In English, many things are named after a particular country – but have you ever wondered what those things are called in those countries?
1coloquial(dismissal)despido masculinothe reason for his sacking — la razón por la cual lo echaron (del trabajo)
- As we have been trying to get management to recognise throughout, the charges against Bobby and Galten were dismissed and their sackings were revoked.
- The Carsud workers had taken the action over the sacking of a fellow employee.
- The only intelligence failure comparable to this one was Pearl Harbor, which led to the sacking of those responsible and a major Congressional investigation.
- Workers claim corrupt managerial practice led to the company's bankruptcy and the sacking of 1,000 workers.
- Musharraf announced the sacking of 1,000 employees belonging to the customs, excise and tax arms of the Central Board of Revenue and said the names would be announced soon.
- The mass sackings led to sympathy action by 1,000 British Airways ground staff and the halting of all BA flights at Heathrow Airport for more than 24 hours.
- About 1,000 workers are on strike over the sacking of 100 employees and the eviction of their families from the island, after the introduction of a new harvesting method.
- Recently I was party to the telephone conversation between a manager and his human-resources representative about the sacking of an employee for bad time-keeping.
- The ballot is to take place in the next fortnight over the sacking of a non-driving employee after he tested positive for alcohol at work.
- But the father of two had his dedication to the employee principles of discount giant The Warehouse vindicated after an employment court found the sacking was unjustified.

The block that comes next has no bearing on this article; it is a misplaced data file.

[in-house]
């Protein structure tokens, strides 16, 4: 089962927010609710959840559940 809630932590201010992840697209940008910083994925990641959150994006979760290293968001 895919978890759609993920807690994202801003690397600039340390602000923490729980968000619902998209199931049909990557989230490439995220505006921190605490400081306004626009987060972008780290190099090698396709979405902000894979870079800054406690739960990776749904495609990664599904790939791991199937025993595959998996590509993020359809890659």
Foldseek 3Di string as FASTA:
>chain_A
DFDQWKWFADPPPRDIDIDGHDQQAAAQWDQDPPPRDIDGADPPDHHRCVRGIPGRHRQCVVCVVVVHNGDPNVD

- No one dared ask about the circumstances leading to his sacking.
- At the end of April, the Industrial Tribunal in Bochum began to examine the sacking of two Opel workers who had been dismissed following a week-long strike last year.
- Questions have been raised over the role of the Employment Advocate in the sacking of four workers at the Toorallie mill in Bombala in southern NSW.
- Last year the IMF demanded the sacking of 18,000 government employees.
- The idea is to help pay the salaries of employees and avoid sackings while the company struggles to achieve profitability, which it says will happen toward the end of this year.
- A report into the row which led to the sacking of a Gaelscoil principal recommends a more coordinated approach to the teaching of religion.
- On January 20, 100 employees at the company walked off the job over the sacking of 19 workers a week earlier.
- Thai textile workers protest against sackings and low pay
- VW workers warned that if sackings occur, management can expect an immediate plant closure.
- The fall in investment and the contraction of the market leads to the sacking of workers and further decline in demand and so on.
- These would be covered with layers of hessian sacking.
- Nameless people are consigned to unmarked graves; in mosques and temples, makeshift mortuaries, people pull aside a cloth, a piece of sacking, to see if those they loved lie beneath.
- Winter ice, heavily insulated with straw and sacking, was already being stored for months in deep cellars, and then hauled out to cool summer drinks for the wealthy.
- Grey and smooth, the rocks have a fabric imprint, resembling coarse canvas sacking.
- He was held as a prisoner of war in Hereford, Texas, and it was there that he began to paint in 1944, using whatever materials were to hand, including sacking.
- He gestured over to some slave girls huddled in the corner, dressed in pieces of old sacking.
- And the idea of the wind chimes, oiled, wrapped and protected in rolls of aromatic hessian sacking, lying up in the dark of the garage loft against some future need, is pleasing enough.
- Blow tells me that she's wondering whether to retain the raw canvas in the final painting, thereby looking back to her early abstract work in which she often used sacking.
- The interior of the feed store was cooler than the street outside, but airless, and thick with the smells of sacking and corn.
- The earliest-known kenaf production was in 4000 B.C., and the plant has traditionally been used in the making of rope, sacking, twine and matting.
- I remember having to churn ice cream by hand - no fridges in those days… huge blocks of ice came from New Plymouth encased in sacking and had to be broken up to make the ice cream.
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